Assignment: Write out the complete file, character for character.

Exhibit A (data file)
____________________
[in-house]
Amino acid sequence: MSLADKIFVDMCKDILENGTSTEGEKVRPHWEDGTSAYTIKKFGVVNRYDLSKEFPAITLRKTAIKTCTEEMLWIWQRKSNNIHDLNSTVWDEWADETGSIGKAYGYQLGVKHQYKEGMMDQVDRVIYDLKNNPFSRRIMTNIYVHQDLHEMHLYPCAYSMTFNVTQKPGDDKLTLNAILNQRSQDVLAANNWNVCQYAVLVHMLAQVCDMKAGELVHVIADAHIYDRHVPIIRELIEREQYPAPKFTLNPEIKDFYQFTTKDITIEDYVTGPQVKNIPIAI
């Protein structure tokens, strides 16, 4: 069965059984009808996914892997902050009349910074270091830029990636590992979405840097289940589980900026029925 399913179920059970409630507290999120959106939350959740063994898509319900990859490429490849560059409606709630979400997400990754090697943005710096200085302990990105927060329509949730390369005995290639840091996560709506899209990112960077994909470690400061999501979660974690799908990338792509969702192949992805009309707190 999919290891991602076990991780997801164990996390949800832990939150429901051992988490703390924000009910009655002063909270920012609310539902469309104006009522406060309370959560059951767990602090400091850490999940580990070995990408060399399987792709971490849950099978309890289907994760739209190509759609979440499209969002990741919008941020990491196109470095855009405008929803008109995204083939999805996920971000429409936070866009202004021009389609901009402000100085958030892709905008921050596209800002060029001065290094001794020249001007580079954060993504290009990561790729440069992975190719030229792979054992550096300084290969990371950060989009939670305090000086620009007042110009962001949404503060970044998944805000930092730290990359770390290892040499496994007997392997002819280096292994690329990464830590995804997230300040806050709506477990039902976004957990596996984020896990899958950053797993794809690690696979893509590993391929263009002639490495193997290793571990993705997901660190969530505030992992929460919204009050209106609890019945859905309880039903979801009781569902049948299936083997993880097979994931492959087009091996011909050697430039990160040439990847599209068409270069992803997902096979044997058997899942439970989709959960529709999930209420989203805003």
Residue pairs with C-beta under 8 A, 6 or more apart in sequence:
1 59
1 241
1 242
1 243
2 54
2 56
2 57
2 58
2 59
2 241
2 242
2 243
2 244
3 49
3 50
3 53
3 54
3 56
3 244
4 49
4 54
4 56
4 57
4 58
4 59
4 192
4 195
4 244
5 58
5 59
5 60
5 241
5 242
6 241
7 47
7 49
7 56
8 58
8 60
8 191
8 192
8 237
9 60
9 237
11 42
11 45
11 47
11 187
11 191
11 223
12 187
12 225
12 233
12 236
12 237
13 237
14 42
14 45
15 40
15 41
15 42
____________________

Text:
[in-house]
Amino acid sequence: MSLADKIFVDMCKDILENGTSTEGEKVRPHWEDGTSAYTIKKFGVVNRYDLSKEFPAITLRKTAIKTCTEEMLWIWQRKSNNIHDLNSTVWDEWADETGSIGKAYGYQLGVKHQYKEGMMDQVDRVIYDLKNNPFSRRIMTNIYVHQDLHEMHLYPCAYSMTFNVTQKPGDDKLTLNAILNQRSQDVLAANNWNVCQYAVLVHMLAQVCDMKAGELVHVIADAHIYDRHVPIIRELIEREQYPAPKFTLNPEIKDFYQFTTKDITIEDYVTGPQVKNIPIAI
């Protein structure tokens, strides 16, 4: 069965059984009808996914892997902050009349910074270091830029990636590992979405840097289940589980900026029925 399913179920059970409630507290999120959106939350959740063994898509319900990859490429490849560059409606709630979400997400990754090697943005710096200085302990990105927060329509949730390369005995290639840091996560709506899209990112960077994909470690400061999501979660974690799908990338792509969702192949992805009309707190 999919290891991602076990991780997801164990996390949800832990939150429901051992988490703390924000009910009655002063909270920012609310539902469309104006009522406060309370959560059951767990602090400091850490999940580990070995990408060399399987792709971490849950099978309890289907994760739209190509759609979440499209969002990741919008941020990491196109470095855009405008929803008109995204083939999805996920971000429409936070866009202004021009389609901009402000100085958030892709905008921050596209800002060029001065290094001794020249001007580079954060993504290009990561790729440069992975190719030229792979054992550096300084290969990371950060989009939670305090000086620009007042110009962001949404503060970044998944805000930092730290990359770390290892040499496994007997392997002819280096292994690329990464830590995804997230300040806050709506477990039902976004957990596996984020896990899958950053797993794809690690696979893509590993391929263009002639490495193997290793571990993705997901660190969530505030992992929460919204009050209106609890019945859905309880039903979801009781569902049948299936083997993880097979994931492959087009091996011909050697430039990160040439990847599209068409270069992803997902096979044997058997899942439970989709959960529709999930209420989203805003």
Residue pairs with C-beta under 8 A, 6 or more apart in sequence:
1 59
1 241
1 242
1 243
2 54
2 56
2 57
2 58
2 59
2 241
2 242
2 243
2 244
3 49
3 50
3 53
3 54
3 56
3 244
4 49
4 54
4 56
4 57
4 58
4 59
4 192
4 195
4 244
5 58
5 59
5 60
5 241
5 242
6 241
7 47
7 49
7 56
8 58
8 60
8 191
8 192
8 237
9 60
9 237
11 42
11 45
11 47
11 187
11 191
11 223
12 187
12 225
12 233
12 236
12 237
13 237
14 42
14 45
15 40
15 41
15 42